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1947-48 Theatre Catalog, 6th Edition, Page 200 (188)

1947-48 Theatre Catalog, 6th Edition
1947-48 Theatre Catalog
1947-48 Theatre Catalog, 6th Edition, Page 200
Page 200

1947-48 Theatre Catalog, 6th Edition, Page 200

many locations provide for the employment of two projectionists so that the regulation menls rest room can be used without violating the code.

The concession stand is an important part of the drive-in theatre setup and should be designed by someone fully familiar with such operations. In addition to the proper display and sale of the various items, provisions must be made to keep the tramc moving past the counter with the usual idea of getting their money and making room available for the next customer.

The standard sales item for the cone cession stand consist of popcorn; various types of soft drinks; weiner sandwiches, either steamed or broiled; hamburger sandwiches, with relish, onion, and catsup; packaged potato chips; ice cream, usually in paper cups; cigars and cigarettes; candy bars; chewing gum; hot coffee, preferably Silex-made; and a few minor items which are popular in the locality. The most satisfactory method of vending these items, away from the counter, is to provide the patron with one or two printed menus when he purchases his ticket at the entrance. These menus contain a listing of all the items available at the stand together with the cost of each item and, when a patron desires service, he fills out the menu

FIGURE lS-Typical modern drive-in theatre booth equipment is shown in this picture. in addition to the various items mentioned in the text. Here are seen Simplex E-7 projection machines, Photophone soundhead, Super Cinephor lenses, Peerless Hy-Candescent lamps, and Simplex bases.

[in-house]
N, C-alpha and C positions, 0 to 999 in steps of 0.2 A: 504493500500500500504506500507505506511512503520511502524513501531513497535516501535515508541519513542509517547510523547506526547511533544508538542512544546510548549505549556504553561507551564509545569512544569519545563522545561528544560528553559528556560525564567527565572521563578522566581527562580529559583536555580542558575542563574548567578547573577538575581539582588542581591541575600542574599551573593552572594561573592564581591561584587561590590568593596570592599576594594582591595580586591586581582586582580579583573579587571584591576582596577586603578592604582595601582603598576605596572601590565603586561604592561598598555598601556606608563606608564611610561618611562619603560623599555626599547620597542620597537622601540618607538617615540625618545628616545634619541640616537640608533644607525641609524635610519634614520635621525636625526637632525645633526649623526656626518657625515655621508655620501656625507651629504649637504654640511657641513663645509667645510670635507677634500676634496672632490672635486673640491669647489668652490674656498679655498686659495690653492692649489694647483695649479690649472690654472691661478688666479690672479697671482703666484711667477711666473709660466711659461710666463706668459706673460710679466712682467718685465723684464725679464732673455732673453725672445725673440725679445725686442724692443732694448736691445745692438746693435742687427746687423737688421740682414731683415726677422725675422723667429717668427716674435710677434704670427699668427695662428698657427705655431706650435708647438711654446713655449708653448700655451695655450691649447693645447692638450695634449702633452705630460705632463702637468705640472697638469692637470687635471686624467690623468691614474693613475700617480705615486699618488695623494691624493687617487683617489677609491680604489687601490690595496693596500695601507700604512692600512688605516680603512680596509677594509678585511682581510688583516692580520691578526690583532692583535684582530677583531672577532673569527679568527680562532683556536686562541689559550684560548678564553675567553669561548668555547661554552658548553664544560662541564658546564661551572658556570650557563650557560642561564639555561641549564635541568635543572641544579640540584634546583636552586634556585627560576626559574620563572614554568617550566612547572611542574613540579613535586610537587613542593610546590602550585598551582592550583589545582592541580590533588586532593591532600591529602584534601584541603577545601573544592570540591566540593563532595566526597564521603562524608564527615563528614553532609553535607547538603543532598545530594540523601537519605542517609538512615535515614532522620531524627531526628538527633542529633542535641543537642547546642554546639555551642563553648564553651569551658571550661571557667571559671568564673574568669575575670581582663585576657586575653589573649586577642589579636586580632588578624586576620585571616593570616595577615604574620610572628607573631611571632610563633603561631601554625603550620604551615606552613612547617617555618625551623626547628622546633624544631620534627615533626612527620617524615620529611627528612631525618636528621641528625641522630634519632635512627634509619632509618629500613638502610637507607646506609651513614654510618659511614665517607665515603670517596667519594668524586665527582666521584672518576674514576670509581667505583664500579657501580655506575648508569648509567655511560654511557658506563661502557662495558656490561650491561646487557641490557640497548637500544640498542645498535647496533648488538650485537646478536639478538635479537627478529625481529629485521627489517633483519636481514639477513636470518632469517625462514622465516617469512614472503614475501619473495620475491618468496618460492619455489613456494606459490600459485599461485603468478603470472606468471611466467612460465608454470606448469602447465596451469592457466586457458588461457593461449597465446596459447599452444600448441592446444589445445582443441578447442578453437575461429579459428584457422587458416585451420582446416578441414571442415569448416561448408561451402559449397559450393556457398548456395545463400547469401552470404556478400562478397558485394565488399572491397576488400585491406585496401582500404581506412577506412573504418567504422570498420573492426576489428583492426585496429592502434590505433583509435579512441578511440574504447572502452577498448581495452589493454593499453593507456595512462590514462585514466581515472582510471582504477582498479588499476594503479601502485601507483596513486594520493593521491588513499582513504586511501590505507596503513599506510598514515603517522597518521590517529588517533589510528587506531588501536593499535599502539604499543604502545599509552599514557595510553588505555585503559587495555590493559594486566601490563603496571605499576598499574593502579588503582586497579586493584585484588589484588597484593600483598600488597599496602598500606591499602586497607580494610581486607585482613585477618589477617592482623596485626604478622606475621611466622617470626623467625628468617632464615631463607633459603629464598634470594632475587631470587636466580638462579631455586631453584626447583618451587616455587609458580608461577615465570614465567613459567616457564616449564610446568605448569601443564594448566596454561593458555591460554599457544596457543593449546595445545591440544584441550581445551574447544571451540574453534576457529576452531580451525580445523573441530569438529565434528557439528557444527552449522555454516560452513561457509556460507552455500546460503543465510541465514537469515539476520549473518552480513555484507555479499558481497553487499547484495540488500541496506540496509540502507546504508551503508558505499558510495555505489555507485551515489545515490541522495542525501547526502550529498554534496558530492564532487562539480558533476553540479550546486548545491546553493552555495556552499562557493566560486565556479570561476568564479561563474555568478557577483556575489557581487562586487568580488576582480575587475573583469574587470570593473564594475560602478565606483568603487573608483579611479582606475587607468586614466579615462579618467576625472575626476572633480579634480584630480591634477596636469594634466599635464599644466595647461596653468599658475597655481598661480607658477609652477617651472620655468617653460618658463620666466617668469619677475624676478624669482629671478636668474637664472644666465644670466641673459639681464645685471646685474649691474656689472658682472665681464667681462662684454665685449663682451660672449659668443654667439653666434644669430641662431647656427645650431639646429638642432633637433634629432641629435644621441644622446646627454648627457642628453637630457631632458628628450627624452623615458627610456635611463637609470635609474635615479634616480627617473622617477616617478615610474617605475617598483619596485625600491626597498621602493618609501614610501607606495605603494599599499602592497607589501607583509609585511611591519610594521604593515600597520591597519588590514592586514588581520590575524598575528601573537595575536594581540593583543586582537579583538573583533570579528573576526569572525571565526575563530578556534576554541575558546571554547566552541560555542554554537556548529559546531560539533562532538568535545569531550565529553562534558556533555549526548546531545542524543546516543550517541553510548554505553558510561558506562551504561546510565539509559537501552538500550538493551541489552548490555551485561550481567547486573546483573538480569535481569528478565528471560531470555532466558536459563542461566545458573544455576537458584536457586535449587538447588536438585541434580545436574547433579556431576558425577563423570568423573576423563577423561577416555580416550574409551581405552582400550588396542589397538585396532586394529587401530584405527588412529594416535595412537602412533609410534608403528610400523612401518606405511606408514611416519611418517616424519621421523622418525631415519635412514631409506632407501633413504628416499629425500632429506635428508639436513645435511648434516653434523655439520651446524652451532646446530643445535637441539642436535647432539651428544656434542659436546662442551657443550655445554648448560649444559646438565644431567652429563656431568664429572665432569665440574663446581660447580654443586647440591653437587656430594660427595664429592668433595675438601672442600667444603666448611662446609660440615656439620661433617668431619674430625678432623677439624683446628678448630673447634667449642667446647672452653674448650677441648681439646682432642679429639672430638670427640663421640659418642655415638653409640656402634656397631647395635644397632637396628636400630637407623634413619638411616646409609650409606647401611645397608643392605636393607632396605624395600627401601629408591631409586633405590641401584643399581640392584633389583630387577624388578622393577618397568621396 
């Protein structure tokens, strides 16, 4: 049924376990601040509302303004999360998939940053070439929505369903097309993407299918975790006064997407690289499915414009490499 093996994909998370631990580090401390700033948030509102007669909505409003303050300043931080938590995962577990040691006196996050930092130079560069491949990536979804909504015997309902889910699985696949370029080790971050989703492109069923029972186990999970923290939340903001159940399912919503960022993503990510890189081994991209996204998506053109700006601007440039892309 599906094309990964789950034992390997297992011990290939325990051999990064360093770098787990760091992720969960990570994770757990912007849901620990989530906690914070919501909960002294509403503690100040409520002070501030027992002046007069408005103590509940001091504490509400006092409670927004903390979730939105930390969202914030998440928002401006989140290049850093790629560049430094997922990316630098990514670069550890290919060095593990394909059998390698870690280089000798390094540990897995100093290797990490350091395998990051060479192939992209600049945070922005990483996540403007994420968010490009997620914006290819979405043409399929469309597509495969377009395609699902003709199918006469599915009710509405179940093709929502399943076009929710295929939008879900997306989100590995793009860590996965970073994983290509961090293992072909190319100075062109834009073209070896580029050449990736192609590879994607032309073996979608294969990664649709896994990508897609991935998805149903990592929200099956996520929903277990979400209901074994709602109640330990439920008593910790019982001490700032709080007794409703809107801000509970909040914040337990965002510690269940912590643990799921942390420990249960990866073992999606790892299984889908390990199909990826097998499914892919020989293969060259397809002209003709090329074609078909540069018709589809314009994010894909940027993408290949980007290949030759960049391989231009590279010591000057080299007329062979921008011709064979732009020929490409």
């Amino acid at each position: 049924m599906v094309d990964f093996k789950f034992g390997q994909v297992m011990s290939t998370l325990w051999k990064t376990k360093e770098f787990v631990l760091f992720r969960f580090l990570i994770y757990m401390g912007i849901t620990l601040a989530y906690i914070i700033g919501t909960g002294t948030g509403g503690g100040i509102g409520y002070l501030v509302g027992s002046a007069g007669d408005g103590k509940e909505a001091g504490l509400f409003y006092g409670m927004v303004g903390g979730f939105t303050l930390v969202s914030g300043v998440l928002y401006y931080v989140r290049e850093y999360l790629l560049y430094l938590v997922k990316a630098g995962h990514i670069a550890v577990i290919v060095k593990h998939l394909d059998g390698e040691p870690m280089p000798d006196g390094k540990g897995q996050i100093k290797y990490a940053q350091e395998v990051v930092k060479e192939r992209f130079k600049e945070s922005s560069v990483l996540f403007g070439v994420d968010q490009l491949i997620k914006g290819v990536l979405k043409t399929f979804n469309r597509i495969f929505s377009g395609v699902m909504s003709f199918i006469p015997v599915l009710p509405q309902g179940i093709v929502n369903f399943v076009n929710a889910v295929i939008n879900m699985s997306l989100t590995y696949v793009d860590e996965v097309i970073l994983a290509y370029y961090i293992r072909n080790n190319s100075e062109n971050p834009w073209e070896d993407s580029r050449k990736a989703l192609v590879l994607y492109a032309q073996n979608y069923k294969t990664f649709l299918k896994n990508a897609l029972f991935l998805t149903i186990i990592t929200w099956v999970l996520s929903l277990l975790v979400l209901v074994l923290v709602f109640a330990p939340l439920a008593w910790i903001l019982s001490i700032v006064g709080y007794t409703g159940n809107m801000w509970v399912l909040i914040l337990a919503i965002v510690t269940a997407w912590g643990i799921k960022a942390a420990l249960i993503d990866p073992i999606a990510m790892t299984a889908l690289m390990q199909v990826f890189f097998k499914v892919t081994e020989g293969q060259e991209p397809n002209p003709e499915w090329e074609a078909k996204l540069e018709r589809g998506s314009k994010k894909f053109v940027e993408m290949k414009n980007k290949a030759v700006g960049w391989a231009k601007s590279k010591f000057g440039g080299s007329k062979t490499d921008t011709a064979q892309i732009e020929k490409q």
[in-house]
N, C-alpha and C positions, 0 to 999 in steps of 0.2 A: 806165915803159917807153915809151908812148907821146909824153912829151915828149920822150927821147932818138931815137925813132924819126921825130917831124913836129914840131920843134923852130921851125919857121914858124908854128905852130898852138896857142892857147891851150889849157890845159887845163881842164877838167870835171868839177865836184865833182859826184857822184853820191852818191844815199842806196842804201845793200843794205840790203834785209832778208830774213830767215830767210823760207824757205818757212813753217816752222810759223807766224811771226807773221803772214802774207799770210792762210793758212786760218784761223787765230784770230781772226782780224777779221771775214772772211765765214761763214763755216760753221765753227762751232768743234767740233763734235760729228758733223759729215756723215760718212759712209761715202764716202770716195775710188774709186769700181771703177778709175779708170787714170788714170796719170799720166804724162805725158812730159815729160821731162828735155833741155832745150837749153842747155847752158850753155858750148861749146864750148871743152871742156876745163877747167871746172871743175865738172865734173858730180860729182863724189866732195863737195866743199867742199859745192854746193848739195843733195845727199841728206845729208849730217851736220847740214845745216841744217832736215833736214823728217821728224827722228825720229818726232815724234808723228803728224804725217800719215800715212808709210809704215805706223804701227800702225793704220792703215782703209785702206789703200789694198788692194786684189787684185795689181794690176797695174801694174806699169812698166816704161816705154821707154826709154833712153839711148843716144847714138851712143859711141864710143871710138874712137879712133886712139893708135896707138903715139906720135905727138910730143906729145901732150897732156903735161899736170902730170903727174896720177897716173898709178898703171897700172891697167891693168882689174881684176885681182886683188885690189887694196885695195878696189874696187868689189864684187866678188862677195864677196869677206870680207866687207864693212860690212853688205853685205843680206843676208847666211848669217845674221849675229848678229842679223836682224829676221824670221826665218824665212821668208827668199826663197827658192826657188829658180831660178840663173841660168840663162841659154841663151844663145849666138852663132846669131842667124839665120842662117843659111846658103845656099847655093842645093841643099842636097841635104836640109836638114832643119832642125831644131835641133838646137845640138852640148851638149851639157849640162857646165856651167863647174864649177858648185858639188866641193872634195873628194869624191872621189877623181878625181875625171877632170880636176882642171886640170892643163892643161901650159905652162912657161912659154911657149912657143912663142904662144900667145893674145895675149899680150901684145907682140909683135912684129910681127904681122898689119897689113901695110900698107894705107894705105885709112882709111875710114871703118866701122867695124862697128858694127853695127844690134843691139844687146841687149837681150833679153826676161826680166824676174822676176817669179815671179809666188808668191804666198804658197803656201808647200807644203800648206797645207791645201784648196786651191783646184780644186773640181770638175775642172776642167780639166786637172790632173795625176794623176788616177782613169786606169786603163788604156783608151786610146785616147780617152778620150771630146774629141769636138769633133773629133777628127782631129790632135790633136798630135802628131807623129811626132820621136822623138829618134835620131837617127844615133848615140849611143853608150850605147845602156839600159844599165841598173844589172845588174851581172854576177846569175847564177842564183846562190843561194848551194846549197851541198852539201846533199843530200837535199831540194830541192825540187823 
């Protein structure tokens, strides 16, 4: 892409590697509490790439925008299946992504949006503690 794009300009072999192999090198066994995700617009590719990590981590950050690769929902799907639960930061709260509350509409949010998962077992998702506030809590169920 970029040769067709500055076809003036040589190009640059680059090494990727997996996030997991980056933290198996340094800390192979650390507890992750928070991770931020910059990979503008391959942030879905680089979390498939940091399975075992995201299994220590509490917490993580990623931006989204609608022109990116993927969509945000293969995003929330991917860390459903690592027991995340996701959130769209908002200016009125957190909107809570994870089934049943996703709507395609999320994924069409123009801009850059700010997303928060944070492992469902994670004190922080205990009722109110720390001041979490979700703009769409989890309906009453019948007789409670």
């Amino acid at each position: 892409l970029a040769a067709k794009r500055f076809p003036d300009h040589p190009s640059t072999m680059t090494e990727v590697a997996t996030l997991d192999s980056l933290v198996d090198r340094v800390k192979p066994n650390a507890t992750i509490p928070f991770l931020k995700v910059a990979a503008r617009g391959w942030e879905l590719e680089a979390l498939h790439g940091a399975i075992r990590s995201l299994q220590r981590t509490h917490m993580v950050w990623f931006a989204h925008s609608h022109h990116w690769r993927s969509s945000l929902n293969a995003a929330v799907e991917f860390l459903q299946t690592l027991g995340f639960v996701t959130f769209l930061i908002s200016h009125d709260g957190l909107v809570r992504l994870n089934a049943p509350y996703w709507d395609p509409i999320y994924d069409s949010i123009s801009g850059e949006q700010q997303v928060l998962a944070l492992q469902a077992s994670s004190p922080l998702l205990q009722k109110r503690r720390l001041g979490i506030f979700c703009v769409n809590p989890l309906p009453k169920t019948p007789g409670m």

with the items he desires, writes his license number in the proper place and then slips the menu under his windshield wiper from where it is picked up by the vendors who patrol the ramps. This method secures the maximum business for the concession stand and at the same time prevents the vendors from annoying the patrons who do not desire service. In some operations, vendors of popcorn and ice cream, kept frozen with dry ice, walk the ramps and are called by those persons who desire their merchandise. This service is in addition to the menu as previously mentioned. Figure 13 shows the front of a modern concession stand.


The days of the painted concrete block walls, cement floor, wood stall partions, trough urinals, and one small lavatory are definitely a thing of the past in the rest rooms of the modern drive-in theatre.

Today we have china urinals, usually three; at least two standard size lavatories in each room; three or four closet combinations in the womenls rest room and two or three in the menis. Powder tables are not infrequently placed in the womenls rest rooms and quite often matrons are employed to supervise and

made film cabinets,

care for this room.

Quarry tile iioor and either tile, glazed brick, or glazed hollow tile are used for the floors and walls, while the toilet stalls are of steel and the lighting fixtures are recessed into the ceilings. Figure 14 shows a partial view of the menis rest room on a modern operation, the steel toilet partitions not being shown.


Second only to the electric signs the most important single item in making a drive-in theatre attractive is the landscaping, With the large areas between the screen building and the highway, and in front of the screen, this cost can run into five figures, unless there is eni-. ployed a competent landscape architect who will lay out the work in a judicious and economical manner or, preferably, have two landscape contractors submit sketches and proposals which will often permit the contractor to include certain items on which he may be overstocked and on which he will make a good price. Of course, nice lawns are the foundation of any attractive landscaping job and the shrubs and flower gardens are the ornamentation. The average good job should cost in the neighborhood of $3,000, plus or minus, and the addition of colorful

Other standard projection-room equipment-as Weaver changeovers. Neuand Transverters-are also installed. Reflector-type

lamps are considered from observation to be the most satisfactory for theatres of twelve ramps or less and tor screens up to 45 feet wide.

1947-48 Theatre Catalog, 6th Edition, Page 200